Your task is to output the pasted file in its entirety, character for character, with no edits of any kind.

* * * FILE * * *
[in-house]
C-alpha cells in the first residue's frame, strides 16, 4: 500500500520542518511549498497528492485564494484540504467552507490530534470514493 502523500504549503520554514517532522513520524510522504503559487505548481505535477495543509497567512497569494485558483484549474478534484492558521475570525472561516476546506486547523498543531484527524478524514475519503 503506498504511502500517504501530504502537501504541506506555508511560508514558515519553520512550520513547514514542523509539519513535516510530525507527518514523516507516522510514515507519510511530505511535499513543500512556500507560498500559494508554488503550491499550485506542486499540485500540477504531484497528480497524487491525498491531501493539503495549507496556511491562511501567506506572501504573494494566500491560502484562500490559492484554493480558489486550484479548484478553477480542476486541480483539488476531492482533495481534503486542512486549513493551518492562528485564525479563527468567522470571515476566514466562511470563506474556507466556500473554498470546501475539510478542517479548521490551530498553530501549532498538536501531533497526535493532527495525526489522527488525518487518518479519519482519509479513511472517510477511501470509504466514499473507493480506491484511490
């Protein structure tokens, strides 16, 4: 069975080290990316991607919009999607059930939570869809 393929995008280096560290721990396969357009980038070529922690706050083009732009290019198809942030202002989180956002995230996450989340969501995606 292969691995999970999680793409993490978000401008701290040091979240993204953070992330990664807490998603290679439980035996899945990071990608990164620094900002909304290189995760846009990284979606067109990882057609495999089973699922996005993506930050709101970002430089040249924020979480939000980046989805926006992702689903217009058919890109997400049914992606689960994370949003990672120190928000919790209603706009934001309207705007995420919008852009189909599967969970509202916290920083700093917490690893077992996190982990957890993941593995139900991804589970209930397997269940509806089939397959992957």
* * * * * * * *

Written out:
[in-house]
C-alpha cells in the first residue's frame, strides 16, 4: 500500500520542518511549498497528492485564494484540504467552507490530534470514493 502523500504549503520554514517532522513520524510522504503559487505548481505535477495543509497567512497569494485558483484549474478534484492558521475570525472561516476546506486547523498543531484527524478524514475519503 503506498504511502500517504501530504502537501504541506506555508511560508514558515519553520512550520513547514514542523509539519513535516510530525507527518514523516507516522510514515507519510511530505511535499513543500512556500507560498500559494508554488503550491499550485506542486499540485500540477504531484497528480497524487491525498491531501493539503495549507496556511491562511501567506506572501504573494494566500491560502484562500490559492484554493480558489486550484479548484478553477480542476486541480483539488476531492482533495481534503486542512486549513493551518492562528485564525479563527468567522470571515476566514466562511470563506474556507466556500473554498470546501475539510478542517479548521490551530498553530501549532498538536501531533497526535493532527495525526489522527488525518487518518479519519482519509479513511472517510477511501470509504466514499473507493480506491484511490
């Protein structure tokens, strides 16, 4: 069975080290990316991607919009999607059930939570869809 393929995008280096560290721990396969357009980038070529922690706050083009732009290019198809942030202002989180956002995230996450989340969501995606 292969691995999970999680793409993490978000401008701290040091979240993204953070992330990664807490998603290679439980035996899945990071990608990164620094900002909304290189995760846009990284979606067109990882057609495999089973699922996005993506930050709101970002430089040249924020979480939000980046989805926006992702689903217009058919890109997400049914992606689960994370949003990672120190928000919790209603706009934001309207705007995420919008852009189909599967969970509202916290920083700093917490690893077992996190982990957890993941593995139900991804589970209930397997269940509806089939397959992957």